How one Central Valley city became Northern California’s logistics hub
Amazon. Safeway. Costco. FedEx. Ford. The Home Depot. These are just a few of the names that have established major distribution centers in San Joaquin County over the past 30 years.
Federal job statistics confirm that San Joaquin County is a leading center for warehousing, logistics and distribution in the Western United States. According to the Bureau of Economic Analysis, the Stockton-Lodi metropolitan area has the second-highest concentration of transportation and logistics jobs in the country — bested only by Laredo, Texas.
So what’s attracting all of these transportation, distribution and logistics operations to the region? A 2019 study from University of the Pacific’s Center for Business and Policy Research attributes the growth of San Joaquin County’s goods movement system to four primary causes: the rise of e-commerce, the coalescence of a Northern California mega-region, the county’s connectedness through its transportation infrastructure and its strategic location, and a workforce ideally suited for transportation and logistics jobs.
San Joaquin County is strategically located at the heart of what economists are calling the Northern California mega-region. It’s a concept that was first coined by the Bay Area Council in 2016. Encapsulating 21 counties in Northern California, the zone is home to more than 12 million people, representing nearly a third of California’s total population. The counties are connected by commute patterns, movement of goods, housing markets, and mutually complementary economies that help meet the needs of businesses throughout the region.
Stockton, San Joaquin County’s largest city (2018 population: 311,178) and primary economic center, is located less than 100 miles from San Francisco, San Jose, Oakland and Sacramento — places where the cost of land makes it prohibitively expensive to house expansive, large-footprint structures like warehouses and fulfillment centers. The combination of Stockton’s lower density and its proximity to large population centers in the Bay Area and Sacramento are what make it attractive to logistics and fulfillment operations in the region.
The exodus by these warehouses and distribution centers out of the core Bay Area began back in the mid-1990s, which was around the same time property values in San Francisco and nearby counties began to rise precipitously, according to the Center for Business and Policy Research. That trend has only accelerated since then. The center’s report finds that concentration of transportation and warehousing jobs has grown nearly three-fold since 1993.
A connected city
Whether it’s by air, land or sea, goods pass through Stockton around-the-clock.
Located at the nexus of two out of three major north-south freeways in California — I-5 and SR-99 — Stockton is connected by a robust ground transportation system to the major population centers in the Central Valley, Southern California and, via I-580, the San Francisco Bay Area. Moreover, its location along I-5, the major north-south freeway in the Western United States, provides connection to cities across the continental U.S.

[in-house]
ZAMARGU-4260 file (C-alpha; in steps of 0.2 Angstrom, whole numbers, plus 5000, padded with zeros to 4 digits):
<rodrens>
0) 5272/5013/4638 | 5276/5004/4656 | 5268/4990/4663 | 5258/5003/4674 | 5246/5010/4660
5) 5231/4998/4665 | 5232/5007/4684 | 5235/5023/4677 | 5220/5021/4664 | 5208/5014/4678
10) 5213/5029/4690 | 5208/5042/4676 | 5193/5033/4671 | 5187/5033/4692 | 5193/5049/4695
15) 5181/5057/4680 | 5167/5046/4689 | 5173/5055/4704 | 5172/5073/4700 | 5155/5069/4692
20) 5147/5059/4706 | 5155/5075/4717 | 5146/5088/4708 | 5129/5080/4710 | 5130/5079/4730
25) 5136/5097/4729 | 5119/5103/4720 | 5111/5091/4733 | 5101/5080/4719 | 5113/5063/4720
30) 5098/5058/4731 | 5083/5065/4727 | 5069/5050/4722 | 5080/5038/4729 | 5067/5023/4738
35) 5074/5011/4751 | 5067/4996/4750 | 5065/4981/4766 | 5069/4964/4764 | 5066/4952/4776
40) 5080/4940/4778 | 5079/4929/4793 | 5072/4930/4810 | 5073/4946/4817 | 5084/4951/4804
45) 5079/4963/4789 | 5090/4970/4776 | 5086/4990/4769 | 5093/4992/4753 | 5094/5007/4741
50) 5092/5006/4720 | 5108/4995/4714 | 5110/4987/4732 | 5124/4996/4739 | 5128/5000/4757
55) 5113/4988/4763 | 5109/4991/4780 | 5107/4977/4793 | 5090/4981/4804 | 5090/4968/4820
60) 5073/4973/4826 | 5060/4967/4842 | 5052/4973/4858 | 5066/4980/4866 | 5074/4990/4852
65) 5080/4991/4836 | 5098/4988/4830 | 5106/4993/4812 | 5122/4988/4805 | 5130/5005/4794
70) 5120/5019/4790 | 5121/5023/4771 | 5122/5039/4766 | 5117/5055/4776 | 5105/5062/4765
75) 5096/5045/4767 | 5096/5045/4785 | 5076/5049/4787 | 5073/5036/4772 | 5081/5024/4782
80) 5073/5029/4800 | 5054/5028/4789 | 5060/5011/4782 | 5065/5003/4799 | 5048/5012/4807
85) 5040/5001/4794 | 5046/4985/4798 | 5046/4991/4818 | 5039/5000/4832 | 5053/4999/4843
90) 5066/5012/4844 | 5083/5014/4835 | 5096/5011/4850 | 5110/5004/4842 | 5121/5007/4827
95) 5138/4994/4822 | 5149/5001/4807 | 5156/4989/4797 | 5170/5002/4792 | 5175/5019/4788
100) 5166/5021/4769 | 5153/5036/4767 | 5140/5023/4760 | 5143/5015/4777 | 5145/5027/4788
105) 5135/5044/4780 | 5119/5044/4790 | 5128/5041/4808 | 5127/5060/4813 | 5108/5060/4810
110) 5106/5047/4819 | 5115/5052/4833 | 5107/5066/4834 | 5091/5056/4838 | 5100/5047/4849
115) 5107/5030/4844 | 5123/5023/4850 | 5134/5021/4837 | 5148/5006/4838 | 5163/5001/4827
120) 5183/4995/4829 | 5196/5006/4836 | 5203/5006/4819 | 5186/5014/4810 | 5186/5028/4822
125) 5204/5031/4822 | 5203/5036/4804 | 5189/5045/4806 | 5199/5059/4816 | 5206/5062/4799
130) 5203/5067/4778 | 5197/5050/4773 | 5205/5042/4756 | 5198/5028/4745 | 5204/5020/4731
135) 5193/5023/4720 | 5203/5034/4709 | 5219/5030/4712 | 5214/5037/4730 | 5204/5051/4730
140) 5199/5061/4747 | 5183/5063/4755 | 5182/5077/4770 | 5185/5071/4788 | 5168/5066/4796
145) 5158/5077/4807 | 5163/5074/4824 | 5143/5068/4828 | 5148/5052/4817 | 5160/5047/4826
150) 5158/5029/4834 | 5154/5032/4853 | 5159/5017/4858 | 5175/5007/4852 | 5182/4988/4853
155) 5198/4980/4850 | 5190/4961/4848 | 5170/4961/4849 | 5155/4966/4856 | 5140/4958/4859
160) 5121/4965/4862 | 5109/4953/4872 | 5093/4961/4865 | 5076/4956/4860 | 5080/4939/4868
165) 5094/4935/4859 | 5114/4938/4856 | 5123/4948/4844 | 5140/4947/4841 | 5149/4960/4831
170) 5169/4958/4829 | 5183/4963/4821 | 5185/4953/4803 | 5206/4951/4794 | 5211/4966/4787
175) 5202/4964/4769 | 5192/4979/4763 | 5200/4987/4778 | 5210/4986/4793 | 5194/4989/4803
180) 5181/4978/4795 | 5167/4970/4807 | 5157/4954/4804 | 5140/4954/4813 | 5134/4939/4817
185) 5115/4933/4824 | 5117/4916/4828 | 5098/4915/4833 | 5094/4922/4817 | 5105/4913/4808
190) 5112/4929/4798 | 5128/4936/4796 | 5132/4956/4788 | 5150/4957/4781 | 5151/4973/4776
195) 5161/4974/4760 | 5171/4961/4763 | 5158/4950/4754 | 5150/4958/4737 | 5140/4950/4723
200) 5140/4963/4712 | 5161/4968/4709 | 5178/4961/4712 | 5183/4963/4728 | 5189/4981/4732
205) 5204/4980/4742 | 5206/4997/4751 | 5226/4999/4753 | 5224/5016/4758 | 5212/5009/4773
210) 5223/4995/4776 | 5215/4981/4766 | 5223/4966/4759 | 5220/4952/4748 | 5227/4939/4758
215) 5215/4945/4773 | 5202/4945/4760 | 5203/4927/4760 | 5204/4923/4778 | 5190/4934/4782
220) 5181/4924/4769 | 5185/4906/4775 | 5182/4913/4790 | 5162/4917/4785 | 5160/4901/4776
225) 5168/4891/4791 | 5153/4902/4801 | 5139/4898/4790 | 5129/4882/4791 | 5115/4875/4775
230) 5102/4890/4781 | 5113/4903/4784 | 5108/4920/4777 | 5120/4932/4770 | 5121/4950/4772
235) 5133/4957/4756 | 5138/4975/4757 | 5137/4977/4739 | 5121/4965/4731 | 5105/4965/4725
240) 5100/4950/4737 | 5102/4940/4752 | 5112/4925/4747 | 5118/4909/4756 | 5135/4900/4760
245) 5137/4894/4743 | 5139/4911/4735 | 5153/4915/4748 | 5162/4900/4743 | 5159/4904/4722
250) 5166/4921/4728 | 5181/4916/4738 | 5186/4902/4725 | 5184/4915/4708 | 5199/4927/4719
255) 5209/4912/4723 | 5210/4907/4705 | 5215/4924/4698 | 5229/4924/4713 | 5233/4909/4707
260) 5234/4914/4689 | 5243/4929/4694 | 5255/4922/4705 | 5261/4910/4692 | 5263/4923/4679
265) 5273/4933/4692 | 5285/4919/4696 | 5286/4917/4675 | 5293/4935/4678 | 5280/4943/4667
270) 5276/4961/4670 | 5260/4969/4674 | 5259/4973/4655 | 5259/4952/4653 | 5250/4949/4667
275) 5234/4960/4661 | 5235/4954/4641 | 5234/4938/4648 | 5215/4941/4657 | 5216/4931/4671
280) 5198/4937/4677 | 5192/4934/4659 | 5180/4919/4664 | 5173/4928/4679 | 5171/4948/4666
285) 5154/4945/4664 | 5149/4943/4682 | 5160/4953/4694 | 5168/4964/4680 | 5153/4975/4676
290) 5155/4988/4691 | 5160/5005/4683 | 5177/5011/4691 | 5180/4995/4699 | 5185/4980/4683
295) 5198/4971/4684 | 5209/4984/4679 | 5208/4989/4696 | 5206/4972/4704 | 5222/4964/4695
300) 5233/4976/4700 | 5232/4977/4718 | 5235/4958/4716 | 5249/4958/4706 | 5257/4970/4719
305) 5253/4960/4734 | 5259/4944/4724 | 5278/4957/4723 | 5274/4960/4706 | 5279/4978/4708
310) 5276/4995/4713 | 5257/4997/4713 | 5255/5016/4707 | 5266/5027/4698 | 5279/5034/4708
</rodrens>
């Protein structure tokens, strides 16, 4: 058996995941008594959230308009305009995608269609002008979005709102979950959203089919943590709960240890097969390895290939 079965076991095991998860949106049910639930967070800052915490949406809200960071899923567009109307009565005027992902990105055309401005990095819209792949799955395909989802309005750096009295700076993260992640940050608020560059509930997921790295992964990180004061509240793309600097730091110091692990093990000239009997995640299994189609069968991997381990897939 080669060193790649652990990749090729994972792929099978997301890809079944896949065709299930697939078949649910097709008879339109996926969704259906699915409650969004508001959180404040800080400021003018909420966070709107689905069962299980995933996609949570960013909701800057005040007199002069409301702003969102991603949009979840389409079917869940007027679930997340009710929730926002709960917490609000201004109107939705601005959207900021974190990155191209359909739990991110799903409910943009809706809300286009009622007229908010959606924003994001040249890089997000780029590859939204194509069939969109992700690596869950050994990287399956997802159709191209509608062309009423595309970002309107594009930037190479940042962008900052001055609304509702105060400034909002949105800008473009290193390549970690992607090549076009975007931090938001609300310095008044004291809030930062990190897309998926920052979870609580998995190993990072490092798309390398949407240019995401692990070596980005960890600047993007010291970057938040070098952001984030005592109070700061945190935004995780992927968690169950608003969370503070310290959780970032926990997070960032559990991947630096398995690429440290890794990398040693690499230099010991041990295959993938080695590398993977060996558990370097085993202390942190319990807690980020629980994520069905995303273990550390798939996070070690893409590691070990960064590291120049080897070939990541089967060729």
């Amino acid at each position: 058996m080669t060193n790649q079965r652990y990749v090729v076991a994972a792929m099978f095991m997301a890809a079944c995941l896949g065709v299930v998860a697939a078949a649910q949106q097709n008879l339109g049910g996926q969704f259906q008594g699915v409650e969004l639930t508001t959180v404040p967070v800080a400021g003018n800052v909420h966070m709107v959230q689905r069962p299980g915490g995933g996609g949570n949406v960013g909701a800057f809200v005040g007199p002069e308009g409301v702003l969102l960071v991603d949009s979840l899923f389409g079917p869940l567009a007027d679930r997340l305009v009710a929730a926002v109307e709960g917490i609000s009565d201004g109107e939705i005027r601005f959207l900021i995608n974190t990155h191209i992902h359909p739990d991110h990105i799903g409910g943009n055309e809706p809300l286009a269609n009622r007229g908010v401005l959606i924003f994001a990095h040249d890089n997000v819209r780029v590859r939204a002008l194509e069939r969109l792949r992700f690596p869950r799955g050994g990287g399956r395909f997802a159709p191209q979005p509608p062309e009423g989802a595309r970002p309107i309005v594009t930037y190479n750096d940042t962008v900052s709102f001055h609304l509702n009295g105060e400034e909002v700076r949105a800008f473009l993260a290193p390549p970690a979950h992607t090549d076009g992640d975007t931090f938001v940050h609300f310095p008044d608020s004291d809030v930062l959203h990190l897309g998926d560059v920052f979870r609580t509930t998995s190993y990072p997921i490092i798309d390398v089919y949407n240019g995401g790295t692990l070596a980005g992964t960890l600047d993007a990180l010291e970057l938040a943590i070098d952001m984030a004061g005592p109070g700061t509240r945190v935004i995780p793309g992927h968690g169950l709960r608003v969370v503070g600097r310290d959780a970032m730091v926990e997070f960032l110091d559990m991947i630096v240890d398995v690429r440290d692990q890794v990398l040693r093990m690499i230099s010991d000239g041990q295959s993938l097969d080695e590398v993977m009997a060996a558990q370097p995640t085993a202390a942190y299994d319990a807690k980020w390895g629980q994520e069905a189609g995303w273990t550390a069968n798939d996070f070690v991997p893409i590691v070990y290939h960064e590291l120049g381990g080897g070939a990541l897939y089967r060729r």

The Port of Stockton, utilizing the San Joaquin River deep water channel, carries tons of cargo each year between the Central Valley and the San Francisco Bay. Stockton Metropolitan Airport allows cargo carriers — including Amazon Air — to dispatch their goods to customers across the country.
All that is bolstered by top-tier rail service: The City of Stockton is served by two national Class I railway lines, and is home to two major intermodal rail-freight terminals, Burlington Northern Santa Fe and Union Pacific.
A motivated workforce
Known as a “city of makers,” Stockton is a top regional destination for artists, chefs, entrepreneurs, craftspersons and others working in the trades. San Joaquin Delta College, recently ranked the No. 4 best community college in the nation when measured along vectors related cost and quality, offers dozens of career and technical education (CTE) programs for career-minded individuals who know what industry they want to work in. Delta College also offers a CTE transition program for high school students grades nine through 12, offering a direct career pathway for jobs that are predicted to be in high demand, bypassing alternative paths that funnel students towards the increasingly saturated tech industry job market.
The culmination of these programs, together with Stockton’s relatively young population (the median age in Stockton is 32.8, compared to a national average of 38.2), creates a motivated, practical-minded, career-ready workforce ideal for filling blue-collar posts like those in the transportation and logistics industries. Additionally, with Stockton’s relatively low cost of living compared to coastal population centers in California, businesses will find a hardworking, relatively low-cost workforce in the Bay Area’s backyard.